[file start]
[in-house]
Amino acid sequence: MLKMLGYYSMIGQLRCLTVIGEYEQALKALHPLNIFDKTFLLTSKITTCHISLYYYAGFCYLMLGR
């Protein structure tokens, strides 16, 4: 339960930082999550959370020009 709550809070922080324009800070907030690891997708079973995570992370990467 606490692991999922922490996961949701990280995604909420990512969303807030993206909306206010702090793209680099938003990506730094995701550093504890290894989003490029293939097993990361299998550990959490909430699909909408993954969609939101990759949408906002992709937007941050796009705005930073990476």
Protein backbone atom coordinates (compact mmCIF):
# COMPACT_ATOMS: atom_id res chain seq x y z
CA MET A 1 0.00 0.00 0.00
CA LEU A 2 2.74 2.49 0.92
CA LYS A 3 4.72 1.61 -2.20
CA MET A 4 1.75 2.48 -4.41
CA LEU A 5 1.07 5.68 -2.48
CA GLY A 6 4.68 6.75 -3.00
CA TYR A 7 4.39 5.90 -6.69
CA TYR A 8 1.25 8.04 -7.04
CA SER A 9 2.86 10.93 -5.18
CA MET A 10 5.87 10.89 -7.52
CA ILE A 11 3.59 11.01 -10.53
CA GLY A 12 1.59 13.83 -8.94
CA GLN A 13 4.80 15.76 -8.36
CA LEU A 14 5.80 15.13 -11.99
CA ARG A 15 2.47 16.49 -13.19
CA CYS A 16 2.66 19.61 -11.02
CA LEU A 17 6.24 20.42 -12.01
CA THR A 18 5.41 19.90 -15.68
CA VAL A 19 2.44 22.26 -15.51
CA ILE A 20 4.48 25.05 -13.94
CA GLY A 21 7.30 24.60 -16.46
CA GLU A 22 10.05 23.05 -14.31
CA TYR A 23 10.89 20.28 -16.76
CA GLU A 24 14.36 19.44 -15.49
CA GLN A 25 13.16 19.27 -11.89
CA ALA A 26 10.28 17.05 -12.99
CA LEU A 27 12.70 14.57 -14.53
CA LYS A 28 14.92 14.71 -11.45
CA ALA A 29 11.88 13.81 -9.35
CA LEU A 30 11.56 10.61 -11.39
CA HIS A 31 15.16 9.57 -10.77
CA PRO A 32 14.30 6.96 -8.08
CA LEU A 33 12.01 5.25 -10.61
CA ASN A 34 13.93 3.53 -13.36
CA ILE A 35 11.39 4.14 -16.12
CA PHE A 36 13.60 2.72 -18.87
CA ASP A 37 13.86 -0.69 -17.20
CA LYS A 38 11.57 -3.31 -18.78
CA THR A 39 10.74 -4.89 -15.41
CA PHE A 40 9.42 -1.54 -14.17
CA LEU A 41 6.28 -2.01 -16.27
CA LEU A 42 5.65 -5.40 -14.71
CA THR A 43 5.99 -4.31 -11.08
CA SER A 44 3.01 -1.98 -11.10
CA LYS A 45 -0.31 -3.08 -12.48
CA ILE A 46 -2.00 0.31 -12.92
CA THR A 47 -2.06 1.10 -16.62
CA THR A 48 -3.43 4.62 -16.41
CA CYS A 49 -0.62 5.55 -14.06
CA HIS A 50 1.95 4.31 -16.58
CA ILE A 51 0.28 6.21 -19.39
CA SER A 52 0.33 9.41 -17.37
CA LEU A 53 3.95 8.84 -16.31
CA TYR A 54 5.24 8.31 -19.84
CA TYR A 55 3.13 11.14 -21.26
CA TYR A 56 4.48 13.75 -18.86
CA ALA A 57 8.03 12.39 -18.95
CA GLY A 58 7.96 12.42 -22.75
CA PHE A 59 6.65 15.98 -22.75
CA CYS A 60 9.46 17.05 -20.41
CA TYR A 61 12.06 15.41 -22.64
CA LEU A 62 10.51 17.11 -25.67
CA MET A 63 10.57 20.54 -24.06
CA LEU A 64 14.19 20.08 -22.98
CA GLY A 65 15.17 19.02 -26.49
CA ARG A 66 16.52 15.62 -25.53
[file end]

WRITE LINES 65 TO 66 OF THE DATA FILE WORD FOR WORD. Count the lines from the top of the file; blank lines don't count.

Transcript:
CA CYS A 60 9.46 17.05 -20.41
CA TYR A 61 12.06 15.41 -22.64